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Heating Subsidy Program Could See Cuts for Crisis Element

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The crisis element of the Low Income Heating Assistance Program, or LIHEAP, could face a five percent cut, lessening the aid for people in need during the coldest months of the year.

Community Action Kentucky Energy Program Director Mike Moynahan said LIHEAP faced a five percent cut last year because of sequestration, and it is unclear if it will face more cuts this year. He said he’ll know if the program faces the same cut it did last year in December. But, Moynahan said that’s not his biggest concern.

“The issue we’ve got going on is some of the bulk fuels the prices have gone up, so they’re going to be more expensive. And then of course the LIHEAP benefits themselves are going to be relatively the same as far as the dollar amount that people should expect to get,” he said. “So that’s concerning. So it’s not going to go as far as it went in past years.”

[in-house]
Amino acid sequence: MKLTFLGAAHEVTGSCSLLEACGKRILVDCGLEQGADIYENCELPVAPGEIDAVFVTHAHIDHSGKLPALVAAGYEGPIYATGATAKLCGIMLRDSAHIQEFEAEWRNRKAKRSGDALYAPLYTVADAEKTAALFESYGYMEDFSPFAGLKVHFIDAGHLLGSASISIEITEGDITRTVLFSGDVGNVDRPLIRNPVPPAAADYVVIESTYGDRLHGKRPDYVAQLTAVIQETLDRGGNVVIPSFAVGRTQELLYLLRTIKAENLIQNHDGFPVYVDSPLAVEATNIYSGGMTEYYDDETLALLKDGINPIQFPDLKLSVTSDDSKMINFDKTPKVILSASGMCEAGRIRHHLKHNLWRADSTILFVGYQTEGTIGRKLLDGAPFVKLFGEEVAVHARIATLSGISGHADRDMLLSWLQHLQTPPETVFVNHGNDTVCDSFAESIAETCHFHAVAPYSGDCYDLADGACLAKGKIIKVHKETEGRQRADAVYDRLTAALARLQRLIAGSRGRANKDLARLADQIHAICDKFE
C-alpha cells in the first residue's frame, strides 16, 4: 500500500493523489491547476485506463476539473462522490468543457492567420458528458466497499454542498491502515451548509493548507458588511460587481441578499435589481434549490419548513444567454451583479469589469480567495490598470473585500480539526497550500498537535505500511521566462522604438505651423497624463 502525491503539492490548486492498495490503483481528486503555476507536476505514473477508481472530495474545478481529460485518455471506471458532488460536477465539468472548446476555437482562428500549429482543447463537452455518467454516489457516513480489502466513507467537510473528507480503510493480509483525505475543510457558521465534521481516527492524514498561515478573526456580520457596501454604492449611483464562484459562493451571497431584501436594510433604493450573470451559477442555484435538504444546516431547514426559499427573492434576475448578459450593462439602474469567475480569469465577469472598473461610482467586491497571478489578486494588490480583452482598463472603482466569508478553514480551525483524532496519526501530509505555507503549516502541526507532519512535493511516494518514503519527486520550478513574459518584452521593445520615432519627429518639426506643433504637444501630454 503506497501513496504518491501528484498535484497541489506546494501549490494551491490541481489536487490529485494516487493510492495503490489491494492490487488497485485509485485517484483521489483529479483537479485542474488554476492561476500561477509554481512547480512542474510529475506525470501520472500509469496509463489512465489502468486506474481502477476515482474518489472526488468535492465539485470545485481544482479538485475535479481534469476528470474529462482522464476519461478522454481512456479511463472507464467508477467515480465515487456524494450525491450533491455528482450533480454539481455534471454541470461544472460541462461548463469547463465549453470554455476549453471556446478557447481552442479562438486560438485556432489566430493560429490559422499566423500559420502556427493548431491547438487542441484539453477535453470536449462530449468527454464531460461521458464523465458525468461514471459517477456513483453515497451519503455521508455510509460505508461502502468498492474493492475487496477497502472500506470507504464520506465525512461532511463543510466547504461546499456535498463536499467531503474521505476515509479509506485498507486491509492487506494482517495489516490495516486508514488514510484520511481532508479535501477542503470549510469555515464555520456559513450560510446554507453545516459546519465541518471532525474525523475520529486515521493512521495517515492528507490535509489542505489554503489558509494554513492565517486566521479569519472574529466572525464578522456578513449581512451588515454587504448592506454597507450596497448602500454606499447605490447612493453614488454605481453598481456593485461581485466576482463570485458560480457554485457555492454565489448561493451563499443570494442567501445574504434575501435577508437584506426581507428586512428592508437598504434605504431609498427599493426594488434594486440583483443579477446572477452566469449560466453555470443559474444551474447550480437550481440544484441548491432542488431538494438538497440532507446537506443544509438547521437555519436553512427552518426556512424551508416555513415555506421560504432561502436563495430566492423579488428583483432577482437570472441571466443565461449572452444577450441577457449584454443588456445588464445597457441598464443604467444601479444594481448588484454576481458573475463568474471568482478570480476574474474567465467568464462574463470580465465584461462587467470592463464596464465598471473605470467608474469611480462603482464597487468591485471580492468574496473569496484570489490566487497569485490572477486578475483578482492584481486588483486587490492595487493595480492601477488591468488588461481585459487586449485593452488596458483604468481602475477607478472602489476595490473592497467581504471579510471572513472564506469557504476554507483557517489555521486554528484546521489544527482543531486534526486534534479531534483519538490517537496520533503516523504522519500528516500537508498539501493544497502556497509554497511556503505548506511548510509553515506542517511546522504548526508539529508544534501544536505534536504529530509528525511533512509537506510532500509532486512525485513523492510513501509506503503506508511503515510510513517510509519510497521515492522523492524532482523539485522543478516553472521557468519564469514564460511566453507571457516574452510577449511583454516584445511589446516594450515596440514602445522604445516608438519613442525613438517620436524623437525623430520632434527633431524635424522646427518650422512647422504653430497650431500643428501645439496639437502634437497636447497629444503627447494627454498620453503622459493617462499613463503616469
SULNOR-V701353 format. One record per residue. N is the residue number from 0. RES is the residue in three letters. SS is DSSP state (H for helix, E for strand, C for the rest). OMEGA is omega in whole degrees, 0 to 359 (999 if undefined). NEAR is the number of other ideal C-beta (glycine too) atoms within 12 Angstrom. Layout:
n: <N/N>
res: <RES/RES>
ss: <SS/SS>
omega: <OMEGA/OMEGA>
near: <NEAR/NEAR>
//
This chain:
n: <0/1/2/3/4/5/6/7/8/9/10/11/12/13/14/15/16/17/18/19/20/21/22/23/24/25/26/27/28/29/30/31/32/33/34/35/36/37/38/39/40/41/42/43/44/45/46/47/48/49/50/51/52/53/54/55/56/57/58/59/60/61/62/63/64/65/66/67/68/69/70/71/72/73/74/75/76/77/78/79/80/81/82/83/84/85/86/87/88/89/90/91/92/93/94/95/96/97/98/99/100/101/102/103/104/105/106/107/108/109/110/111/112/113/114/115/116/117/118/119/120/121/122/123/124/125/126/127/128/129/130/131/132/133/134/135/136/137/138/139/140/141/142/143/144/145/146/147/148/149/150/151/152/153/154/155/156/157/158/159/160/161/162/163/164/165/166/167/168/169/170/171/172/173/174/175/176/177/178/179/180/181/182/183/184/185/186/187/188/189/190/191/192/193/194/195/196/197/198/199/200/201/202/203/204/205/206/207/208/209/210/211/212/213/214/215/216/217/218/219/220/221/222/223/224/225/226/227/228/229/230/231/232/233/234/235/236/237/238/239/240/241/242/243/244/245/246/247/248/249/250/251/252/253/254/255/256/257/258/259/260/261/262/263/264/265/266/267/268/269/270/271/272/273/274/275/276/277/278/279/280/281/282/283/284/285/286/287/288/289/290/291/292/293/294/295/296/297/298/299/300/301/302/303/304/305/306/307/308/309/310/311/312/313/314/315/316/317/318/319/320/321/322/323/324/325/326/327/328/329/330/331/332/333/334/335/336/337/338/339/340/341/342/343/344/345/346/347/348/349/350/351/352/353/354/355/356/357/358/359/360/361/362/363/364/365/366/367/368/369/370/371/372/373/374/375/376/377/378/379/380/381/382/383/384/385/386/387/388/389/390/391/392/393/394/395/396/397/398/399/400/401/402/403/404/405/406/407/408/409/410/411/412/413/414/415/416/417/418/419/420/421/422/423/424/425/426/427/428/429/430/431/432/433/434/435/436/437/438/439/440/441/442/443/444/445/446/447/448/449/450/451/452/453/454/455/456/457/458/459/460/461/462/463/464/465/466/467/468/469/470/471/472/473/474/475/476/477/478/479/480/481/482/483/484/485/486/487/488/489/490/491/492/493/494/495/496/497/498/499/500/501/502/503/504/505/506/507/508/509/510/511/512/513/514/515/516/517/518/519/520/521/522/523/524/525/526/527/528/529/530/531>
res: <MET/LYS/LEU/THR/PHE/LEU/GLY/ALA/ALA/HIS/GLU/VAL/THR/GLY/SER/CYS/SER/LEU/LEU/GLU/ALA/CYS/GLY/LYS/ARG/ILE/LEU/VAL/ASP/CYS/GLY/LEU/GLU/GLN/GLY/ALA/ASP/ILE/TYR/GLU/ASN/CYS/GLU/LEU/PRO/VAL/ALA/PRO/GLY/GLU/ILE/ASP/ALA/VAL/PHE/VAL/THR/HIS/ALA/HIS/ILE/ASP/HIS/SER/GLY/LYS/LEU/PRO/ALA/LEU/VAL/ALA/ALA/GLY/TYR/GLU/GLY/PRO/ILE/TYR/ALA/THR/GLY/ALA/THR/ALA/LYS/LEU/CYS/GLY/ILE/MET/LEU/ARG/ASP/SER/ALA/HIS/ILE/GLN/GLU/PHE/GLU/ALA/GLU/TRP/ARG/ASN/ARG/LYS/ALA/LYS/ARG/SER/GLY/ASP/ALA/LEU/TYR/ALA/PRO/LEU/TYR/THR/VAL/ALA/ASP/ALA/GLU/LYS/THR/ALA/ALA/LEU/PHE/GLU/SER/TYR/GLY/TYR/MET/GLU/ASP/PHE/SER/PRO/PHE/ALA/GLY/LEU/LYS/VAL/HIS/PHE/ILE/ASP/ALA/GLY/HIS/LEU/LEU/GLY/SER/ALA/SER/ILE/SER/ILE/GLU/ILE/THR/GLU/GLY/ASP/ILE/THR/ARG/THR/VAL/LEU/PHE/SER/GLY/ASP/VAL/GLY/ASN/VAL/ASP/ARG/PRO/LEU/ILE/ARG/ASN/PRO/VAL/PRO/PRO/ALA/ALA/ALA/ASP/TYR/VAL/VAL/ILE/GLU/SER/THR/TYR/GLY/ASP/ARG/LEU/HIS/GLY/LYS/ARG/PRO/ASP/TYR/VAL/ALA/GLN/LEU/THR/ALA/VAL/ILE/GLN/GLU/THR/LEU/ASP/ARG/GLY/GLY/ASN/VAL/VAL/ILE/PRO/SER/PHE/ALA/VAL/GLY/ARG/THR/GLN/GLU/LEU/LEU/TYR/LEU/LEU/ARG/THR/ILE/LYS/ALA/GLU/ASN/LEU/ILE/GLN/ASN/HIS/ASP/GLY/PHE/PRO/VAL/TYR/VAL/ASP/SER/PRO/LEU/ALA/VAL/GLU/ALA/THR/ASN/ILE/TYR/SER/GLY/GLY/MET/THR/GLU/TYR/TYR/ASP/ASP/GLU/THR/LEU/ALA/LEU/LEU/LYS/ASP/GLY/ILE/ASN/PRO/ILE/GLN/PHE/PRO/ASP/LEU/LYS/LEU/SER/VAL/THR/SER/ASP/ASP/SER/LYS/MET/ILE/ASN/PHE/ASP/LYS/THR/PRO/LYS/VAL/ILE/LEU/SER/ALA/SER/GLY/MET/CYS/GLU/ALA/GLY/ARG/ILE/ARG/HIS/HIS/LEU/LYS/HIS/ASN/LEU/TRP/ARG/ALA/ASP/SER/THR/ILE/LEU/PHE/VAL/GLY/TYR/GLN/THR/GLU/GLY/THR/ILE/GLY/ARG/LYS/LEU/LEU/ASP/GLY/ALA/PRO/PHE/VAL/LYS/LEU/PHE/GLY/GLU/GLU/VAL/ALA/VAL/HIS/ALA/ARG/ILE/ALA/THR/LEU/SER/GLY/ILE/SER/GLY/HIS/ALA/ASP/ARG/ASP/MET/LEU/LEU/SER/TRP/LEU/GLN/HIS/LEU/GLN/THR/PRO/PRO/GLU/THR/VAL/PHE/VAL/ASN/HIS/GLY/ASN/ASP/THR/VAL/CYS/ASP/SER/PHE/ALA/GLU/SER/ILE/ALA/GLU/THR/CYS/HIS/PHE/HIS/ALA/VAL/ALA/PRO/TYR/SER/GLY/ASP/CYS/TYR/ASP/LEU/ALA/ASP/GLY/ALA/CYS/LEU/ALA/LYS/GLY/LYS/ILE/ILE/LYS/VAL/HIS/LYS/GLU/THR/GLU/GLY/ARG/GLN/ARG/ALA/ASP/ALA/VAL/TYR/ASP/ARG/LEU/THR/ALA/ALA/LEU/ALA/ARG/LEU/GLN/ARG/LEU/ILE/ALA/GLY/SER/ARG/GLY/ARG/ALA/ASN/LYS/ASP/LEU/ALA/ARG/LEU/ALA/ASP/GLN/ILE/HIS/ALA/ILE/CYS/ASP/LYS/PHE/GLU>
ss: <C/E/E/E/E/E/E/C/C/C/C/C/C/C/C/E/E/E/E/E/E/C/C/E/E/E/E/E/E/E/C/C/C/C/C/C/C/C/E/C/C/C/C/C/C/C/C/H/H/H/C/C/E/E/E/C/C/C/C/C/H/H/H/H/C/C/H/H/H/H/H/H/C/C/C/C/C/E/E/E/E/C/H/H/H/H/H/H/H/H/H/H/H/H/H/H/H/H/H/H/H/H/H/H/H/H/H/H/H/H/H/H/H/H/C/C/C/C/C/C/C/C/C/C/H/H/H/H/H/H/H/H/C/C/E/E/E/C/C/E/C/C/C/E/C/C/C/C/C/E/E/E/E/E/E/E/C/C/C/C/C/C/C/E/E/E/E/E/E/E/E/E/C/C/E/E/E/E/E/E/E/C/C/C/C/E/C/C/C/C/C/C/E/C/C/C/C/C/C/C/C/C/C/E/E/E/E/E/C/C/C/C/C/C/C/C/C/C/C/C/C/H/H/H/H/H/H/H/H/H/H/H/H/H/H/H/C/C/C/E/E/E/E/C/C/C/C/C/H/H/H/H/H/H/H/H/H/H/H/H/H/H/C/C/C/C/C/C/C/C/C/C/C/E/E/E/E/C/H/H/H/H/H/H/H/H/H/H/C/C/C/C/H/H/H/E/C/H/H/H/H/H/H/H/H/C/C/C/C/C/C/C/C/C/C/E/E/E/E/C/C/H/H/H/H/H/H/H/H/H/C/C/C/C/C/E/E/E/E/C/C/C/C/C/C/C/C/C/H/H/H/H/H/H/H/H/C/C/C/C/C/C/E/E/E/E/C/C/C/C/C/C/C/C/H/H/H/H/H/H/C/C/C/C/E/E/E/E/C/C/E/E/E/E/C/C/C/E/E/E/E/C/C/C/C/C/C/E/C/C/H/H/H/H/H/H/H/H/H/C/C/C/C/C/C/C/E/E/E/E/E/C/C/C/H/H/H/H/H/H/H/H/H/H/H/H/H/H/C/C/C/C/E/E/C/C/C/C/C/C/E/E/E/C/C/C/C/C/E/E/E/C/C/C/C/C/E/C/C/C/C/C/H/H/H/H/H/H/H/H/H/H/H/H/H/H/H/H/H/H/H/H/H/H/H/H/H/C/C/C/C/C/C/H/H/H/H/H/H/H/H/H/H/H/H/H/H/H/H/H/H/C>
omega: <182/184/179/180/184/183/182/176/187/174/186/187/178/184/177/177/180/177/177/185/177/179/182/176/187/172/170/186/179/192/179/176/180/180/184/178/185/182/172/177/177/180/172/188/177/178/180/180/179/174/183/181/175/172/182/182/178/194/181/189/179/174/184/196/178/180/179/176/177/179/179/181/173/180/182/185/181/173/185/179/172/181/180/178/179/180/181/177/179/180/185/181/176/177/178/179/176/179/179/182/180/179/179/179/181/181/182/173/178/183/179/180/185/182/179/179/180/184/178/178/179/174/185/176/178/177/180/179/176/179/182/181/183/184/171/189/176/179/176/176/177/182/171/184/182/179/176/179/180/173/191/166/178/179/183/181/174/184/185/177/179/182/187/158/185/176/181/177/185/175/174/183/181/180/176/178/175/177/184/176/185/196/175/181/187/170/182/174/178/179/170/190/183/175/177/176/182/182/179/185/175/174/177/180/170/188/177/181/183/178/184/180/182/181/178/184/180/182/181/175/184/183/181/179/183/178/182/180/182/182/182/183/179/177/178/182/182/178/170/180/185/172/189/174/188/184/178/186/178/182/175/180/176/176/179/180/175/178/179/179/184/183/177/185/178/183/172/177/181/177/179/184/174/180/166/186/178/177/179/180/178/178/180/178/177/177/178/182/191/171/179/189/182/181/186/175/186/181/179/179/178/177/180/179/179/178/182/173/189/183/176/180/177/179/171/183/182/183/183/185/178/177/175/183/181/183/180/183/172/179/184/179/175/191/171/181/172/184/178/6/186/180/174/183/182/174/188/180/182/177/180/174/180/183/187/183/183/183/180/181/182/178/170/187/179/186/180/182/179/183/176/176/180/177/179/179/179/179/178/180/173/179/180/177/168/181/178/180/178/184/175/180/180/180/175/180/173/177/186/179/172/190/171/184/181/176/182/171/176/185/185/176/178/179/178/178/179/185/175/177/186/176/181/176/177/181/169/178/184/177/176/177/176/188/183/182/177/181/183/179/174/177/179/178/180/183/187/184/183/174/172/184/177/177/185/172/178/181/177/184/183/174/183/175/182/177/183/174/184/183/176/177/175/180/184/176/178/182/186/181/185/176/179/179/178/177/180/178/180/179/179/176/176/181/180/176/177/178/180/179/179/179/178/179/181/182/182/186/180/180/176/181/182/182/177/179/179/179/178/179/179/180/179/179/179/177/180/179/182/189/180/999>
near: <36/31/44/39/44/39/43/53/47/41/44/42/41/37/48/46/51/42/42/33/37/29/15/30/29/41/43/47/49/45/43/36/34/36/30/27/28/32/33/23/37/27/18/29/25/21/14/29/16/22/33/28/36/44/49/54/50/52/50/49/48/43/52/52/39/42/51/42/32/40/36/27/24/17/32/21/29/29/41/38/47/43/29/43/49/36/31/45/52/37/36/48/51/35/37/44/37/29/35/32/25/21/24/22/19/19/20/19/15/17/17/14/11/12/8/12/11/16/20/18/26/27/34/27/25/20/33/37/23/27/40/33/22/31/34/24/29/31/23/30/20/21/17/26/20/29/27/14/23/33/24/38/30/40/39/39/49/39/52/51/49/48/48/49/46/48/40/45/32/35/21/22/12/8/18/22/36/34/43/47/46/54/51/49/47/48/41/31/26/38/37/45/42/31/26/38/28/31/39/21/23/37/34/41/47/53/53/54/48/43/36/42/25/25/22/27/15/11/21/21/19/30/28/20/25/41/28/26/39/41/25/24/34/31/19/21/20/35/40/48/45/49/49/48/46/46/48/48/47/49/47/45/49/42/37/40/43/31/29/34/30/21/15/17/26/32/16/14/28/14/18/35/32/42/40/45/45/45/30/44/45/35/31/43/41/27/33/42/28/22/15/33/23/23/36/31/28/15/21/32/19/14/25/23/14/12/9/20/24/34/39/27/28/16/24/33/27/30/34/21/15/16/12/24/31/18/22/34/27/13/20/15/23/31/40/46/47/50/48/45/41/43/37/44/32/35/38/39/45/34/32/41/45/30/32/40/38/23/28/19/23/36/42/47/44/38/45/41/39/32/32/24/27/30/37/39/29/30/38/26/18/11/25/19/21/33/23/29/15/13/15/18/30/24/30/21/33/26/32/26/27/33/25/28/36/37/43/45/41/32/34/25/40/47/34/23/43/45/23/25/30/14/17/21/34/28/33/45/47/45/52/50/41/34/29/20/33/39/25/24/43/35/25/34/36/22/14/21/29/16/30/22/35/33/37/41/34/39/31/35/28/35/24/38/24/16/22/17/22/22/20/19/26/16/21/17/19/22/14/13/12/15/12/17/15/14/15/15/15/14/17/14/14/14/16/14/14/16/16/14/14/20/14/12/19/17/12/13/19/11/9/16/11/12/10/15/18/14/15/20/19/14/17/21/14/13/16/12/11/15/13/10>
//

LIHEAP’s subsidy program runs until Dec. 19 and did not face any cuts this year. Moynahan said Community Action Kentucky serves around 100,000 families in the subsidy program.

LIHEAP’s crisis component begins Jan. 13 and runs through March 31.

Whitney grew up listening to Car Talk to and from her family’s beach vacation each year, but it wasn’t until a friend introduced her to This American Life that radio really grabbed her attention. She is a recent graduate from Union University in Jackson, Tenn., where she studied journalism. When she’s not at WKMS, you can find her working on her backyard compost pile and garden, getting lost on her bicycle or crocheting one massive blanket.
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